Military and service dogs will be honored during the second annual K-9 Veterans Day on Sunday, March 13, at the American Legion Dugout in Fort Atkinson.

“It is the second annual ceremony to honor canine veterans,” said Mabel Schumacher, who spearheads the event. “Last year, we had a resolution (to establish K-9 Veterans Day) passed in Wisconsin.”

The Fort Atkinson event will take place from 1:30 to 3 p.m. Sunday and is open to the public. People are welcome to arrive early and “munch on cookies” or view a film showing the history of dogs in war.

Expected to be in attendance are state Sen. Steve Nass and state Reps. Andy Jorgenson and Cody Horlacher, who were instrumental in establishing K-9 Veterans Day in Wisconsin. Also expected are five to eight working canines and their handlers, along with canines from the Milwaukee War Dog Association.

“We are again honoring the people who have supported us,” Schumacher said. “We’ve also invited dogs from around the state. I’ve kind of been in contact with the Police K-9 Handlers Association and several units are sending dogs.”

Service dogs who have been lost in the last year will be remembered Sunday, as well, Schumacher said. They include Mink, a German Shepherd and one of the Jefferson County Sheriff’s Office’s three K-9 officers, who was put to sleep Tuesday, Jan. 19.

“We are then going to introduce people to the concept of a statue memorializing working canines that will be placed in McCoy Park,” Schumacher said. “I don’t want to say too much about what the statue is going to be, but it’s very, very exciting and very personal to Fort Atkinson and our area.”

The statue still is in the planning phase. Schumacher said she hopes to have it completed by next year, but in the meantime, there is “a lot of fundraising to do.”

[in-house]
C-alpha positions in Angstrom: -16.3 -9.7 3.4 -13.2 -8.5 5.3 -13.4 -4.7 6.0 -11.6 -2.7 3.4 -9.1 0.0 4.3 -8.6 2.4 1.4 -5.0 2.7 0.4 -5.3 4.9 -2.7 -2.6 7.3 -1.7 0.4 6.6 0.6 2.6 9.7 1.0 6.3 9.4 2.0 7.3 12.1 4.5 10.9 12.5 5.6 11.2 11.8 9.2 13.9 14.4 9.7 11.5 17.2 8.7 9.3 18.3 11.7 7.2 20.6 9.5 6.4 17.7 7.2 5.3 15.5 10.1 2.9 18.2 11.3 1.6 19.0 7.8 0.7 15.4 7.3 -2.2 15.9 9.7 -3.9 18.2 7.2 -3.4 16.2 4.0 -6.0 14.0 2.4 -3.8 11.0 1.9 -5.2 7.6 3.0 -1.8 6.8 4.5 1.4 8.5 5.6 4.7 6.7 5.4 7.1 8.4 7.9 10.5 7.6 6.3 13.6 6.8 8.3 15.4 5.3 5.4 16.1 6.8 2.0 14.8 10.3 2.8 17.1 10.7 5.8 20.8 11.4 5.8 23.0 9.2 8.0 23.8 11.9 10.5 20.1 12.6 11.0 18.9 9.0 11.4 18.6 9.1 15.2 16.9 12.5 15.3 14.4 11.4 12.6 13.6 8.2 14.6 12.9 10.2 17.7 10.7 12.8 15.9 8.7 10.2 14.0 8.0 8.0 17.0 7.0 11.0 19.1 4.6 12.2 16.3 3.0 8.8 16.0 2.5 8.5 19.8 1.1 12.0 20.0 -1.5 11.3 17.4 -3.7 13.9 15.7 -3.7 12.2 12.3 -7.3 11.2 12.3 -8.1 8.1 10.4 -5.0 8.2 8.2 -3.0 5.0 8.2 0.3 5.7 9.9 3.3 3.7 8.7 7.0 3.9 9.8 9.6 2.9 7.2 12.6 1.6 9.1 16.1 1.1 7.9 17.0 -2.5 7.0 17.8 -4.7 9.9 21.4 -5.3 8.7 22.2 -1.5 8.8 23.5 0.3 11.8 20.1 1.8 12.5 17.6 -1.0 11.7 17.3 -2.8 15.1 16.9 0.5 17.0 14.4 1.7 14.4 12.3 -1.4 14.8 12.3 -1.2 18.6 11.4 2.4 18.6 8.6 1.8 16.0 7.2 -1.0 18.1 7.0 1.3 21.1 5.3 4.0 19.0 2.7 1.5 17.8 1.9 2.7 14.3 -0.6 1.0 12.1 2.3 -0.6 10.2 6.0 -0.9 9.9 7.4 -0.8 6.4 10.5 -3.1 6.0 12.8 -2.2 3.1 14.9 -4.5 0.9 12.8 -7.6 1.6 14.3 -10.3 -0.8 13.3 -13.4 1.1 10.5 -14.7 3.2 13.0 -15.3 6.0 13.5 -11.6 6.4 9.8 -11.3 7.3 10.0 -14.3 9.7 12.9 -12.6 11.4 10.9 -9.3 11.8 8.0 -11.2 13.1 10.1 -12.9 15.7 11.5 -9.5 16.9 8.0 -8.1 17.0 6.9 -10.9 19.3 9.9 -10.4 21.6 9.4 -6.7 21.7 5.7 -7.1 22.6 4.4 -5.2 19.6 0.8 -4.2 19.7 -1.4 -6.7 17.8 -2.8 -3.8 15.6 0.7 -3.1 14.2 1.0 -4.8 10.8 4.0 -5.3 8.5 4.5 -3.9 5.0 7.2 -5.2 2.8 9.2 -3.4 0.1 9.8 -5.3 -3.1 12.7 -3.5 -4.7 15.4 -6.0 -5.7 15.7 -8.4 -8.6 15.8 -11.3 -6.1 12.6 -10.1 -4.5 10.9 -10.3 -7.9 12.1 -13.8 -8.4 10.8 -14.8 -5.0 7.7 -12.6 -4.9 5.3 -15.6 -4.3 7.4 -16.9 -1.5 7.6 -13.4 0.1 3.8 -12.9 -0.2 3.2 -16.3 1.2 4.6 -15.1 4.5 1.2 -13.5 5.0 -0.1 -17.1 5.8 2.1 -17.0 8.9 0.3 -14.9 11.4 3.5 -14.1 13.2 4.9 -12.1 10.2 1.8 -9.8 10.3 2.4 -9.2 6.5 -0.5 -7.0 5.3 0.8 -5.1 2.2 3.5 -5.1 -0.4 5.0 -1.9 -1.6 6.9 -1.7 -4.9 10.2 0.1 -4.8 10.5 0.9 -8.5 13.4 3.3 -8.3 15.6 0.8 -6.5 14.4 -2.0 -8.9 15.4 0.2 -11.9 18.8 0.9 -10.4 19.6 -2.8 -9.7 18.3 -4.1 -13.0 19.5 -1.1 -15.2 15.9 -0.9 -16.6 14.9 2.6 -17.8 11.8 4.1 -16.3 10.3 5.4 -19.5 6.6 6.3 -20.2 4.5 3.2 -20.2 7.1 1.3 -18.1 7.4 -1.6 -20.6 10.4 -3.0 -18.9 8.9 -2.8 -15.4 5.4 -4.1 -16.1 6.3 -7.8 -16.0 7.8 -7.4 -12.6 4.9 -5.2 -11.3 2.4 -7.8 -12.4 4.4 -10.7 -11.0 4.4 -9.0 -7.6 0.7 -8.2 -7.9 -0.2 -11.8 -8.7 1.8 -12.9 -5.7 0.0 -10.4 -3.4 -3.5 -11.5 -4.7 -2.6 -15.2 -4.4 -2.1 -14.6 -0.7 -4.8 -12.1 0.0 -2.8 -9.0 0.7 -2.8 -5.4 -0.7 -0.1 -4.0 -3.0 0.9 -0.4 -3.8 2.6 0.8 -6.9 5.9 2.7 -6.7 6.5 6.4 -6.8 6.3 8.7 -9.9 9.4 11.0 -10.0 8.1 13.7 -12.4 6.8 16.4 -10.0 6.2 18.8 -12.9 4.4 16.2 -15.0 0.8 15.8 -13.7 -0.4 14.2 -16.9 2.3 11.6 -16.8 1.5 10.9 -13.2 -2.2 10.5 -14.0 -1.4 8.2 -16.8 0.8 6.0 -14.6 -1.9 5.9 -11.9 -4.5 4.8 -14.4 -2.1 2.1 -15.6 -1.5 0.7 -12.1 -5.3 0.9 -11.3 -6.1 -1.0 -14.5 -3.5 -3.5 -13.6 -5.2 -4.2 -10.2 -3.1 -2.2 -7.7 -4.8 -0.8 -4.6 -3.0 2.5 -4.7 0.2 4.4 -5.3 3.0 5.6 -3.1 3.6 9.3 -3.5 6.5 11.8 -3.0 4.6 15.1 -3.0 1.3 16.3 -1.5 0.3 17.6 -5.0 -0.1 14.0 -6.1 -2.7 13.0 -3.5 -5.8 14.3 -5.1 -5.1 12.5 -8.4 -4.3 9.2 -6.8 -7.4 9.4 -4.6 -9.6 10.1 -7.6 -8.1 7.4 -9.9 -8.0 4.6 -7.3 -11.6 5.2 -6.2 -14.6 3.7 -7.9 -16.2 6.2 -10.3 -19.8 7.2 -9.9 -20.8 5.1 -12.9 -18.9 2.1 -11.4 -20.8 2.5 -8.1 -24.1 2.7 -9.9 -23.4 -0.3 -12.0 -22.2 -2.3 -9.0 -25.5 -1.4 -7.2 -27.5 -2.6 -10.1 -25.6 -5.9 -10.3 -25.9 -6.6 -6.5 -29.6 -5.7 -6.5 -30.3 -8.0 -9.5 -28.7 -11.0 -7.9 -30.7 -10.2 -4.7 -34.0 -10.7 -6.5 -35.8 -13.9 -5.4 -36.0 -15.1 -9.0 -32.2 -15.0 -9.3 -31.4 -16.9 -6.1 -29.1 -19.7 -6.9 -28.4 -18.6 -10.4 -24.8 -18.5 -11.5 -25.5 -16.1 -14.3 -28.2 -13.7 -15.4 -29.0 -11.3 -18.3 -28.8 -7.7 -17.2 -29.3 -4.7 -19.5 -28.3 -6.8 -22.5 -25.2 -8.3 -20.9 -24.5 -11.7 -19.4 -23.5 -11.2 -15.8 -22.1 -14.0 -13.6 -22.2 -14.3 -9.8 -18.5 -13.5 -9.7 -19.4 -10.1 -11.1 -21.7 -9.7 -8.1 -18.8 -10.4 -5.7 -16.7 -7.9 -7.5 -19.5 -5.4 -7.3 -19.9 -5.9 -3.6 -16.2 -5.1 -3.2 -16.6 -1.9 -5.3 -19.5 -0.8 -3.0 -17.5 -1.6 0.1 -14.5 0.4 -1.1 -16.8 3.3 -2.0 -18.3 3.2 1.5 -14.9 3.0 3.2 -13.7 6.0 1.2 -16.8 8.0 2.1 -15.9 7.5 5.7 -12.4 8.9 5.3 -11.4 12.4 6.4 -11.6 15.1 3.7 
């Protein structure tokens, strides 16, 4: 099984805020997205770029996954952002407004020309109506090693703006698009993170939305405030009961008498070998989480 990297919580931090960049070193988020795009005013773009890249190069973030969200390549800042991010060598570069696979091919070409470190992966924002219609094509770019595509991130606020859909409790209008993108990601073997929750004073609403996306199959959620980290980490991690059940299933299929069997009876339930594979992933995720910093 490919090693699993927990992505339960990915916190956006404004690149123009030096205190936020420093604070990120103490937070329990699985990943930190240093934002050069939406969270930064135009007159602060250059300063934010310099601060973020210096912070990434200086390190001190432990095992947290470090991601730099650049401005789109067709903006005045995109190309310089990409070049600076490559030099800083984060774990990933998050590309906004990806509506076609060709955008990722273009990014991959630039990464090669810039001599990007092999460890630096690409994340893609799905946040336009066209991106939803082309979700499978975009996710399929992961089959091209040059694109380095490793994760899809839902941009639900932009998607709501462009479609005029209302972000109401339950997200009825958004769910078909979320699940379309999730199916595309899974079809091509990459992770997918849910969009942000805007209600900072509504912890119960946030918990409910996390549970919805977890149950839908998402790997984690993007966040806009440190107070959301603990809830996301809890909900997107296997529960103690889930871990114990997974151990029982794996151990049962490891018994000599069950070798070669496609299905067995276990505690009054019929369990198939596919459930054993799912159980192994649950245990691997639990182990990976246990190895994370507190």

March 13 was chosen as K-9 Veterans Day in Wisconsin because it was on that date in 1942 that the United States K9 Corps was founded. Currently, 14 states have established that day as K-9 Veterans Day. In addition to Wisconsin, they include California, Delaware, Florida, Georgia, Illinois, Michigan, New Jersey, Ohio, Pennsylvania, South Carolina, Tennessee, Virginia, West Virginia and Wisconsin.

“This has been a movement across the nation, which started with a retired K-9 handler,” Schumacher said. “He came back from his tour of duty and said, ‘there’s got to be some way to honor these K-9s — these four-footed soldiers — that have served so faithfully.’”

The initiative to honor service dogs on March 13 started in 2009 with retired military dog handler Joseph J. White, whose efforts resulted in Jacksonville Beach and the entire State of Florida becoming the first to proclaim the recognition.

“A K-9 officer is a specially trained canine that is trained to serve a variety of purposes,” Schumacher explained. “Sometimes they are multi-purpose dogs, sometimes they are single-purpose dogs and they work with a handler to augment the handler’s skills by using their own skill to do the job that they’ve been assigned to do.”

Working canines have served our nation from the very beginning, Schumacher said.

“During the Revolutionary War, the Civil War — all through the history of our nation — we’ve had dogs serving beside people, soldiers and police people, and they’ve not received the recognition. Up until the early 2000s, they were considered equipment and could be discarded.

“Now, they can be brought home, they are adopted, cared for, they are treated like the retired or wounded soldier that they are,” she added.

“Even though they have four feet, they need to be recognized.”

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